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Waymo expands self-driving vehicle testing, adds another 500 Chrysler Pacifica minivans ‒ report




Waymo has begun accepting online applications for its Early Rider self-driving technology testing programme, and has ordered another 500 Chrysler Pacifica Hybrid minivans from Fiat Chrysler Automobiles for the scheme.

IHS Markit Perspective:

  • Significance: Waymo has announced that it is beginning to accept applications to take part in the Early Rider testing programme of its self-driving technology. The real-world testing will occur in the Phoenix, Arizona, area. Additionally, Fiat Chrysler Automobiles (FCA) and Waymo have jointly announced that FCA will supply Waymo with 500 more Chrysler Pacifica Hybrid test cars, outfitted with Waymo's self-driving technology.
  • Implications: Waymo is entering a next step in self-driving testing, bringing consumers directly into the picture, and is looking to gauge customer reaction to the service, as well as understand how they may use the vehicles. Initially, vehicles in the Early Rider programme will have safety drivers with them, although Waymo hopes to eliminate that step soon.
  • Outlook: This is the first self-driving testing by Waymo that provides access for everyday consumers; its 2.5 million miles of testing to date have been with safety drivers and engineers in the vehicles. The Early Rider programme will provide significant feedback on consumer expectations and reactions to real-world self-driving vehicles, information critical to developing these cars. The programme will also enable Waymo to expose a greater number of vehicle and transportation users to self-driving technology, which may eventually assist with commercial deployment. Waymo's order for new Pacifica Hybrids suggests that the integration has gone well to date.

Waymo has expanded its autonomous vehicle testing and is launching a pilot programme that makes self-driving vehicles available to families and urban commuters in the Phoenix, Arizona, United States, area. Waymo began limited testing in February, and began taking applications to take part in the Early Rider programme on 25 April. According to a Wall Street Journal article and a blog post by Waymo's top executive, John Krafcik, this is the first public testing of Waymo's technology. Waymo, which was formerly the Google self-driving car project, has logged more than 2.5 million miles of autonomous vehicle testing on city roads since 2009, the report states.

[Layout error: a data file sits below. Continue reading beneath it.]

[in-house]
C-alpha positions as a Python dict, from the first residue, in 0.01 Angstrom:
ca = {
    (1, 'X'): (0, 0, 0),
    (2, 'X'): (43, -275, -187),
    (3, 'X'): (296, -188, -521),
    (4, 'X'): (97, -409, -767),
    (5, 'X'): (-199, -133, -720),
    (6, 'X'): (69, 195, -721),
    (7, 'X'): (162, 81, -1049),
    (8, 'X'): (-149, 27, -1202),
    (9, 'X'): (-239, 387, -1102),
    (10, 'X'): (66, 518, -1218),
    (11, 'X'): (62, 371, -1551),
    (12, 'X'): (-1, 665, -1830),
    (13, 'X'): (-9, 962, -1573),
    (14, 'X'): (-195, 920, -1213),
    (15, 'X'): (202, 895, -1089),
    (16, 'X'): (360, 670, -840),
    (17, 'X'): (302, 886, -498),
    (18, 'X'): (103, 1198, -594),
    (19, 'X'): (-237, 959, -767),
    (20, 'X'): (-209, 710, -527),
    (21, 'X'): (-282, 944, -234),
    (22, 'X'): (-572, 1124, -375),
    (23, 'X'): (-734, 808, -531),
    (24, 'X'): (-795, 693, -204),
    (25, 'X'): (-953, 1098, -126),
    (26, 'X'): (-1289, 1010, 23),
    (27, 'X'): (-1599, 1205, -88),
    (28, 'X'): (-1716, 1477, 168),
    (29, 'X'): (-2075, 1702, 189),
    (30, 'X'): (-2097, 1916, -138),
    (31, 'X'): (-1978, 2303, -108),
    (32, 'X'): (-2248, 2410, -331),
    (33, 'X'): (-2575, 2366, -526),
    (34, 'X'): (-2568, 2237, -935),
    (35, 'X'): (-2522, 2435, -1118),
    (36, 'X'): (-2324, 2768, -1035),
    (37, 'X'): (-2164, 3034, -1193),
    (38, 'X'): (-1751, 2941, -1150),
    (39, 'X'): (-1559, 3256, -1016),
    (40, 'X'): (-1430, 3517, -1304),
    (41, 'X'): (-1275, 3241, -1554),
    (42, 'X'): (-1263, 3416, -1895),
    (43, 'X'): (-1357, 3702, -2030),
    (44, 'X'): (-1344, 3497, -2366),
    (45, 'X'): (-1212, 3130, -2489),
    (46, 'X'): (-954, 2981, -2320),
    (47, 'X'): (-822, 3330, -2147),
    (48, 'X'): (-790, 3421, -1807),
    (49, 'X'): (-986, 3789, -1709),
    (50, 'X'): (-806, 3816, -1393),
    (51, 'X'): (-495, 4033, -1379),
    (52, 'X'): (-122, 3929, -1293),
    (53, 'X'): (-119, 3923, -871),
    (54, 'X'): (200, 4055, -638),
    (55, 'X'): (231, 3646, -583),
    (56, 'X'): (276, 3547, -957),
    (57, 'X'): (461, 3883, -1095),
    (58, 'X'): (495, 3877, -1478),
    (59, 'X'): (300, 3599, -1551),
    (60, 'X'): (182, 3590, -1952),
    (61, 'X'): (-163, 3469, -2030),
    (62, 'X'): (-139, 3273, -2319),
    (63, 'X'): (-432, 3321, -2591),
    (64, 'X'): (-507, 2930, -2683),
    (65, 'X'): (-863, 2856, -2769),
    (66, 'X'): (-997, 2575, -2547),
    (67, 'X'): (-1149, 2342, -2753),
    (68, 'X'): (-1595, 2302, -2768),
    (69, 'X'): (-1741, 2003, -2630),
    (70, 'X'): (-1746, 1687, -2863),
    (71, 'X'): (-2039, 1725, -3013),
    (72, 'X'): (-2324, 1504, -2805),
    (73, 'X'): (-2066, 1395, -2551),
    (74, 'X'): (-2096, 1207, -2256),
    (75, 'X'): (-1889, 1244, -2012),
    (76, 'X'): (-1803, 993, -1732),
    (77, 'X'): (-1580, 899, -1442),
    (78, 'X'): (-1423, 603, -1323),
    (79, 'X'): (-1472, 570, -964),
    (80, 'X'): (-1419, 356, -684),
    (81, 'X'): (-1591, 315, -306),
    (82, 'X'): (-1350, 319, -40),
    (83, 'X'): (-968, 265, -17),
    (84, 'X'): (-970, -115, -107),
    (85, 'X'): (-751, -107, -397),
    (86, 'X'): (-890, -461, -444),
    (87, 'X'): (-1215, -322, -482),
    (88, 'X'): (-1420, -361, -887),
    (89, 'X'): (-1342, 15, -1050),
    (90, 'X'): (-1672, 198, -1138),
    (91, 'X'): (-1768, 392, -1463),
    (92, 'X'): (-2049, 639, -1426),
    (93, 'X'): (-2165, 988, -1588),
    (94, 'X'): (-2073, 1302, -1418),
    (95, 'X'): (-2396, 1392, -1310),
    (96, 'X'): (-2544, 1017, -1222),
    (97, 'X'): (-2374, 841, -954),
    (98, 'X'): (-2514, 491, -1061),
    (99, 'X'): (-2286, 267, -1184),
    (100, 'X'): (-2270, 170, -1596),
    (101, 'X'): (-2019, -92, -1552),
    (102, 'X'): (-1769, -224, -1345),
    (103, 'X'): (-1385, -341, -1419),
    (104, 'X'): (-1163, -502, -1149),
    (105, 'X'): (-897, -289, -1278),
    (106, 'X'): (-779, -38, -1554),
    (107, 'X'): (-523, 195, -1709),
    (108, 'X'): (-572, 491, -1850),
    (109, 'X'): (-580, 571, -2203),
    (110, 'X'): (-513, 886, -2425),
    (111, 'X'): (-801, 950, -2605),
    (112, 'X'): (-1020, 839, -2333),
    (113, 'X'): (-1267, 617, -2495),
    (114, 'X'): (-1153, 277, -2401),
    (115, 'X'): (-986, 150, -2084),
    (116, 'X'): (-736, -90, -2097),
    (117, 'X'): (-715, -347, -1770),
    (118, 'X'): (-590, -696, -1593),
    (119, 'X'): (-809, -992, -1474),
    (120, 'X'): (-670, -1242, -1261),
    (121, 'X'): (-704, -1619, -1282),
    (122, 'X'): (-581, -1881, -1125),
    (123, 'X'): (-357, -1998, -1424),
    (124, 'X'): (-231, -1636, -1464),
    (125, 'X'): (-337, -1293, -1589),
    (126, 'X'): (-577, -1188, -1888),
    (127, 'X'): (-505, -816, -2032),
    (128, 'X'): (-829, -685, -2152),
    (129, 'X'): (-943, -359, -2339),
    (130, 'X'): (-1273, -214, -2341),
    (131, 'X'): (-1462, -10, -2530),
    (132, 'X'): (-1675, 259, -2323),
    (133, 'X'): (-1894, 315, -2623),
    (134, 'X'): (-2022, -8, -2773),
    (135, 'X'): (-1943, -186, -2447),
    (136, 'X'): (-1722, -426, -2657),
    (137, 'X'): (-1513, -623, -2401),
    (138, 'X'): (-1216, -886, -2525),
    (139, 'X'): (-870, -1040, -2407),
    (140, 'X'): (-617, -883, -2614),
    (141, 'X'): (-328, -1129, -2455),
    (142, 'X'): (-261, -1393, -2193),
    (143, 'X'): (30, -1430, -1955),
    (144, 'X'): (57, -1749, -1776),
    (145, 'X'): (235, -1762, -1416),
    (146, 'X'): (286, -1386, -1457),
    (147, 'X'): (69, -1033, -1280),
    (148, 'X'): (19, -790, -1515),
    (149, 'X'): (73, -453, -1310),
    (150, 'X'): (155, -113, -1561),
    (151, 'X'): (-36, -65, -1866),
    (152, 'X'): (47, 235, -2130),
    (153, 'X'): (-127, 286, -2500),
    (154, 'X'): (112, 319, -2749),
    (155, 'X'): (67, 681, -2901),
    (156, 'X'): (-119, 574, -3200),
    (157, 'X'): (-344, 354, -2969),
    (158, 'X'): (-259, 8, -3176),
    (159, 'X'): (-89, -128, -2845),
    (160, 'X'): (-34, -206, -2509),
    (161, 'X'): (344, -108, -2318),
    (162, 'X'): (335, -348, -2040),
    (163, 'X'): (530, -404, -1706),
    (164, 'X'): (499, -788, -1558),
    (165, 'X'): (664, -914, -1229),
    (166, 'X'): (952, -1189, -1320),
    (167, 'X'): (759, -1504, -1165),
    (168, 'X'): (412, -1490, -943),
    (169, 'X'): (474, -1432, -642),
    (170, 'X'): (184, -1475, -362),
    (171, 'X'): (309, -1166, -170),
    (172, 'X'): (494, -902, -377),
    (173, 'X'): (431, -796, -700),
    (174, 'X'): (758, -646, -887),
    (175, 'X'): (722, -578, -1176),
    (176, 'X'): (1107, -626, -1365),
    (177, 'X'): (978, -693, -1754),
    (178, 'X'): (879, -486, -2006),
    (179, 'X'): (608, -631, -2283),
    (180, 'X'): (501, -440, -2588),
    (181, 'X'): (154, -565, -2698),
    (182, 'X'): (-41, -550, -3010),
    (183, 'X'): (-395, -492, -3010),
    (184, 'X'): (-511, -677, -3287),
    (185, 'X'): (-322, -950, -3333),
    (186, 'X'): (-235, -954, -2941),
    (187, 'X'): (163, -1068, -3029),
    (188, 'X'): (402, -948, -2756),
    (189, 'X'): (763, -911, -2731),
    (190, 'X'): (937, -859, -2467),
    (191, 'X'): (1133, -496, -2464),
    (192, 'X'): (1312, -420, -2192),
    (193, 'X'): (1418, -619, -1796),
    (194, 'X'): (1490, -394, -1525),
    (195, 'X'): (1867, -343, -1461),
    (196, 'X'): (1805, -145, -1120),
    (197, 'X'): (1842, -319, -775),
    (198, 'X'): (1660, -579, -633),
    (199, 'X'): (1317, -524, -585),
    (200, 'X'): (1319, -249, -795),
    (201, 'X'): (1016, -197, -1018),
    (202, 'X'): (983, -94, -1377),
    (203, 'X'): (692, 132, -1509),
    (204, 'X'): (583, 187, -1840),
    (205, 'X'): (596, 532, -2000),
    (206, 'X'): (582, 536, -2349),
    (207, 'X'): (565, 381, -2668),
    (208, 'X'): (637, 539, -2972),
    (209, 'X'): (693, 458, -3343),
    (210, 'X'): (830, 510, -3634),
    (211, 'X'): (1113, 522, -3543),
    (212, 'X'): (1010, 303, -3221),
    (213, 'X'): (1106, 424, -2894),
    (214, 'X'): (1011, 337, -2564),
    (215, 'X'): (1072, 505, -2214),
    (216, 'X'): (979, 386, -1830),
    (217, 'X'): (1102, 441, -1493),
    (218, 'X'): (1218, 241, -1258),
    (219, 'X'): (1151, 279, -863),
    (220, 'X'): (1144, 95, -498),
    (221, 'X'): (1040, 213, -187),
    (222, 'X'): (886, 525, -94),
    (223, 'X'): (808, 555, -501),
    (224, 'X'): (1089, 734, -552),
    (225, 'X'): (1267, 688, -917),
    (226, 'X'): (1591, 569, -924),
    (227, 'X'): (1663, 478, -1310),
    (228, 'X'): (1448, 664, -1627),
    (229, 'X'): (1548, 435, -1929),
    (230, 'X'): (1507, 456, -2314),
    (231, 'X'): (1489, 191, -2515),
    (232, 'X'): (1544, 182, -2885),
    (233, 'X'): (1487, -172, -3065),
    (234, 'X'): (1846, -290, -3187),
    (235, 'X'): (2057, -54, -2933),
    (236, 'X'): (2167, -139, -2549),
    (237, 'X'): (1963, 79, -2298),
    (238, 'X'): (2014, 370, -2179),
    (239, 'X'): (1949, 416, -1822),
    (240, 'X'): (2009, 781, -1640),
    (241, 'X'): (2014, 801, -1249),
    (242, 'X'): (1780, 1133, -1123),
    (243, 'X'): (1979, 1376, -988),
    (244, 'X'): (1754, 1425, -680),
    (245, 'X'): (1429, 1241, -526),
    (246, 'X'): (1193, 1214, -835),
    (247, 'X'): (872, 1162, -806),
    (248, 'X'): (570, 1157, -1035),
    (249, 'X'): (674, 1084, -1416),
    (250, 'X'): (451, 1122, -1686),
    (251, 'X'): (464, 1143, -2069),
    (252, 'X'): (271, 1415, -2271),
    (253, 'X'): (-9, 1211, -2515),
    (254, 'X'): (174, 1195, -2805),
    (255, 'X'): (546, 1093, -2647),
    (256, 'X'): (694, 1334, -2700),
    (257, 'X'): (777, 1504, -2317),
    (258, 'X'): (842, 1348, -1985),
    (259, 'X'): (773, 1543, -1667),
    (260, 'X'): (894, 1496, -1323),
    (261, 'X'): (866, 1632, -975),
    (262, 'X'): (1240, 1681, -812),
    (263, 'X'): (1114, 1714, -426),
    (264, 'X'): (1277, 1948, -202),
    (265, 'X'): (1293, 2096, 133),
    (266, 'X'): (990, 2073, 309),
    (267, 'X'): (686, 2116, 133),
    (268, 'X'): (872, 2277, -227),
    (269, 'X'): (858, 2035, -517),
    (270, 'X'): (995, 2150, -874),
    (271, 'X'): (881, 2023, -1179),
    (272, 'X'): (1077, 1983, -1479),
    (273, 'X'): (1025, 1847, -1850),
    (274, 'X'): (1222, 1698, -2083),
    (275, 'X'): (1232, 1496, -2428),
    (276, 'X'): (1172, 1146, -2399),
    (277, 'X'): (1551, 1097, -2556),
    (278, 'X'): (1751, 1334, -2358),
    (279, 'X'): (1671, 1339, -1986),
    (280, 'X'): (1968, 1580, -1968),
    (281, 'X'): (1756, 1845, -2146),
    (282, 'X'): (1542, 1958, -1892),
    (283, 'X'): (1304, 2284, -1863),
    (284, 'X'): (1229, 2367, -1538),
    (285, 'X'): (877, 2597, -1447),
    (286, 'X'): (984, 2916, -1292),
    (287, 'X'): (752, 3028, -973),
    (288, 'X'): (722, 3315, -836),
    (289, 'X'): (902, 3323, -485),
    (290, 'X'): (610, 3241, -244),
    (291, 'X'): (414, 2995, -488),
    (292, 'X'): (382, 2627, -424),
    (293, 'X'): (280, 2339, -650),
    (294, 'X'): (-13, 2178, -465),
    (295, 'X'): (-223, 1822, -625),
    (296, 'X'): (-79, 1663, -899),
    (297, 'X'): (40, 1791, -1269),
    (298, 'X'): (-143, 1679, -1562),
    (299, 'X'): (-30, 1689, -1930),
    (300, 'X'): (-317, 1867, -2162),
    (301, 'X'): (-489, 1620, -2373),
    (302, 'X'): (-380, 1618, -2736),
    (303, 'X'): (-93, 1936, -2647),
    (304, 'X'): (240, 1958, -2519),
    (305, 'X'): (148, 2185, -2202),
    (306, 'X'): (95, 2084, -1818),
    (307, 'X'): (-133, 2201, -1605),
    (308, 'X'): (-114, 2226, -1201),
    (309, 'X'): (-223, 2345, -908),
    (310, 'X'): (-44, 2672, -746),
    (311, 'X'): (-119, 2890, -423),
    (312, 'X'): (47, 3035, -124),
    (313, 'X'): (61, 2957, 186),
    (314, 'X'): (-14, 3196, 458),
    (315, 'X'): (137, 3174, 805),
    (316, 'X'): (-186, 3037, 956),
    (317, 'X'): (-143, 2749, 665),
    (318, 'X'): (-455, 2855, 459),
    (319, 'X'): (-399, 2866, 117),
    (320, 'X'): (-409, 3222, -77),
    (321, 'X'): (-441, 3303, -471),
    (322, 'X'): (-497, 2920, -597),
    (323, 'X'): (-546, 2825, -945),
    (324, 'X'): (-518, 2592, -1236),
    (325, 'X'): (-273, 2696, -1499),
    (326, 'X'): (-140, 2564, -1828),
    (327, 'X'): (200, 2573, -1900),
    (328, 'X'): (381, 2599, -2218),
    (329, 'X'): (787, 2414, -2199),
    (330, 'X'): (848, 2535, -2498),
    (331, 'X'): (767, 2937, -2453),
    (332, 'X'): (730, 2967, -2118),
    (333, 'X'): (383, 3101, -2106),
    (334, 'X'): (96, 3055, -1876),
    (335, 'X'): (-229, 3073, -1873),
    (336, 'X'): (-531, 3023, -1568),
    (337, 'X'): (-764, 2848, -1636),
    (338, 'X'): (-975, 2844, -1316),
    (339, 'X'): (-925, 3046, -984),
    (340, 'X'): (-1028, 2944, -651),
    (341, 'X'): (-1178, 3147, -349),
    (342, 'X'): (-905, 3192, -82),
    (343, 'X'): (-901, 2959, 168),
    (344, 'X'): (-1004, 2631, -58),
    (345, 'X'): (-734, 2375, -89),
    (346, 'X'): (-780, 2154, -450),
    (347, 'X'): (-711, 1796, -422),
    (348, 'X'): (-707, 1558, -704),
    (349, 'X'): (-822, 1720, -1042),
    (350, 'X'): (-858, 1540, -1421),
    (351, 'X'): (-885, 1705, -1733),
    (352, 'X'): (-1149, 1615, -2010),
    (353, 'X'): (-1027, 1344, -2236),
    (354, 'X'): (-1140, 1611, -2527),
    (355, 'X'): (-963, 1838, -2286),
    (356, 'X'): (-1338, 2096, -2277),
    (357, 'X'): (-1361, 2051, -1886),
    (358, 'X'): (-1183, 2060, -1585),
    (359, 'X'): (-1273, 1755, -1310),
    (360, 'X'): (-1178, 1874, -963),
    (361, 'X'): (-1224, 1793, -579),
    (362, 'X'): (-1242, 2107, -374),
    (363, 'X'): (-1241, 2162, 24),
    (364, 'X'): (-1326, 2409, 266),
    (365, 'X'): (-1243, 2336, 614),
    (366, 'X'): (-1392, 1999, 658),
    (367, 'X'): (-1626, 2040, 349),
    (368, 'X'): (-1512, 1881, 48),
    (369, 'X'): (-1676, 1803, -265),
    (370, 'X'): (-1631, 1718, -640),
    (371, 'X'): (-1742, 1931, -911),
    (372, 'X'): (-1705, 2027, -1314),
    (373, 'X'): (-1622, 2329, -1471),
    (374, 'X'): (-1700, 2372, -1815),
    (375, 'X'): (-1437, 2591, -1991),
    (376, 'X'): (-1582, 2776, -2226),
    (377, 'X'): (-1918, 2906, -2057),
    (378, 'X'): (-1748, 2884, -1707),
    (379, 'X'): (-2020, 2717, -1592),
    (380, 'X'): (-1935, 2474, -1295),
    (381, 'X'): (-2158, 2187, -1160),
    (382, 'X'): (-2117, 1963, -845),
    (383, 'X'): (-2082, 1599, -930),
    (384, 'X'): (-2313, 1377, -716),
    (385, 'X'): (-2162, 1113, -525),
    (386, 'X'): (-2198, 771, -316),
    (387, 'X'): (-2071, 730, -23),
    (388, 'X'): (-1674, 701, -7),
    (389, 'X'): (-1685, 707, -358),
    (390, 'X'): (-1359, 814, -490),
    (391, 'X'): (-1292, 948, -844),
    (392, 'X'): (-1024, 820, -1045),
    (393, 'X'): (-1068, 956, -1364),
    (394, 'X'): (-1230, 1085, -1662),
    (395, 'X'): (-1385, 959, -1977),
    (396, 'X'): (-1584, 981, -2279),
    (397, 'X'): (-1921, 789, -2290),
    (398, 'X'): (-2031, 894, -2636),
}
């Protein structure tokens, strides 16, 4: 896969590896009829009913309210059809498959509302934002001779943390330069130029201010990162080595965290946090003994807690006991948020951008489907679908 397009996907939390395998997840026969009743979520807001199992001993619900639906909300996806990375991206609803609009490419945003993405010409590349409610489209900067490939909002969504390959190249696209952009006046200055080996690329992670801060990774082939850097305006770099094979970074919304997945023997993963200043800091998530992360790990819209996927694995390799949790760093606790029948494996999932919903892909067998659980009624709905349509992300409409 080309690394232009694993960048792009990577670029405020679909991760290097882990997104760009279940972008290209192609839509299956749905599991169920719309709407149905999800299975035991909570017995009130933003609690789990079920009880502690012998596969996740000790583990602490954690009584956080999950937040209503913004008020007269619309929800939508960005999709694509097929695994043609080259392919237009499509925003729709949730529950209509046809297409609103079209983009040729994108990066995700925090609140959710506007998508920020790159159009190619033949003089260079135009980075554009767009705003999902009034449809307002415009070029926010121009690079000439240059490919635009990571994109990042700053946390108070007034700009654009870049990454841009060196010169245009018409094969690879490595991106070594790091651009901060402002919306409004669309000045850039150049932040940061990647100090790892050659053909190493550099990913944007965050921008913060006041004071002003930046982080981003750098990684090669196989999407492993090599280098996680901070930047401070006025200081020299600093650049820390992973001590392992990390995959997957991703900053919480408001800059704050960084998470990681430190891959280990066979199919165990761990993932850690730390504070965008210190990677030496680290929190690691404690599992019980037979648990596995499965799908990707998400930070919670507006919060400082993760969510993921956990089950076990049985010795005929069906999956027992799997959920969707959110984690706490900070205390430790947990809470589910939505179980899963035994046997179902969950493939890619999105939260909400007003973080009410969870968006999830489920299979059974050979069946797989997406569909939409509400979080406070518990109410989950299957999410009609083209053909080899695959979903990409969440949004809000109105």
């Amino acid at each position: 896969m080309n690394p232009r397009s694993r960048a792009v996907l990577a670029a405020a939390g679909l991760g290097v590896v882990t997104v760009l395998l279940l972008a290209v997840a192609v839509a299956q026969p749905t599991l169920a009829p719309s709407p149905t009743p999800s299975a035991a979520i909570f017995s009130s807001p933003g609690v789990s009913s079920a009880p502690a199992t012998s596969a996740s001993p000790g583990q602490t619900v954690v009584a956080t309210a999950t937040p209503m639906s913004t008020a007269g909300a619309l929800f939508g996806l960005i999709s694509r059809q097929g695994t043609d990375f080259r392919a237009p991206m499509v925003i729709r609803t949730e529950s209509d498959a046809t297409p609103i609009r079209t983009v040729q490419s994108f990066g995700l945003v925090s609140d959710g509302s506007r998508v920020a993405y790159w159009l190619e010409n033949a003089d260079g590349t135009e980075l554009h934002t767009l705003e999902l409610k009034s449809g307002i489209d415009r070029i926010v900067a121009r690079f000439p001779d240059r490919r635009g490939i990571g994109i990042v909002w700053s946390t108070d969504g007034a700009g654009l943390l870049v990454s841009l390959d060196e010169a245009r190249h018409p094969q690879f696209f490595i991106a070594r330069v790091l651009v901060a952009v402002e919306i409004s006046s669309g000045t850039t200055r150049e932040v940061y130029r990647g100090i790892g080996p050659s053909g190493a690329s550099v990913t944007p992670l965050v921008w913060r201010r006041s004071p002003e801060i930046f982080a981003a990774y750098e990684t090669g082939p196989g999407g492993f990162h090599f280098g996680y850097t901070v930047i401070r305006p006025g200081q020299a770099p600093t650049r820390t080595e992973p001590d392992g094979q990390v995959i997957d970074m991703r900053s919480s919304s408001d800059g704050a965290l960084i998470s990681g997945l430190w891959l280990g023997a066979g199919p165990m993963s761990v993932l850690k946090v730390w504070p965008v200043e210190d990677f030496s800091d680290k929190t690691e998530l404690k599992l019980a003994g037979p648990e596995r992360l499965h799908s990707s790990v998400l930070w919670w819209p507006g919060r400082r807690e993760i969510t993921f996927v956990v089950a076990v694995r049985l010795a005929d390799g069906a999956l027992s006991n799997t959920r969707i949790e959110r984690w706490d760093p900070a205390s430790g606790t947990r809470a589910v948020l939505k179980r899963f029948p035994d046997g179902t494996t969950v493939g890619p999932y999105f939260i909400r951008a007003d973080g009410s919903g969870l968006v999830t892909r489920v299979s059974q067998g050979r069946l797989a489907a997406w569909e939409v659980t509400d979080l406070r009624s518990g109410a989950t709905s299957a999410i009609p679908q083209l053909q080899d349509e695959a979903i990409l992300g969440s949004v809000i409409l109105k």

Waymo and Fiat Chrysler Automobiles (FCA) have announced that Waymo will expand its initial fleet of 100 Chrysler Pacifica Hybrid minivans equipped with its self-driving technology. Waymo has contracted with FCA for another 500 units to its fleet. The Arizona Early Rider programme, according to Waymo's website, will use both the Pacifica minivan and Waymo's fleet of Lexus RX450h vehicles. The Lexus vehicles were modified by Waymo, while self-driving technology has been integrated into the Pacifica minivans by a joint team of FCA and Waymo engineers.

Waymo is accepting applications through its website from people who want to take part in the programme, although a start date for the programme is not clear. The Phoenix area testing will include the communities of Chandler, Tempe, Mesa, and Gilbert, Arizona, creating a testing area that is twice the size of the company's San Francisco, California, test area. A safety operator will be behind the wheel of each vehicle and users will summon the vehicles via a special smartphone app, at any time of day.

The Journal quotes the head of Waymo, John Krafcik, as saying the company wants to see how far people might go in replacing a personal vehicle. He said, "We're getting some sense… that if we can figure out a way to get this right it could be persuasive for folks deciding whether they should add a second or third car to their garages." A Bloomberg report quotes the executive as saying, "We're at the point when it's really important to find how real people, outside the Google environment, will use this technology. Our goal is that they will use this for all their transportation needs."

Waymo is looking for a diverse group of riders, including families and people working late shifts. These participants will not be charged for their rides, the Journal reports. "Rather than offer people one or two rides, the goal of this program is to give participants access to our fleet every day, at any time, to go anywhere within an area that's about twice the size of San Francisco… We'll learn things like where people want to go in a self-driving car, how they communicate with our vehicles, and what information and controls they want to see inside," Krafcik stated.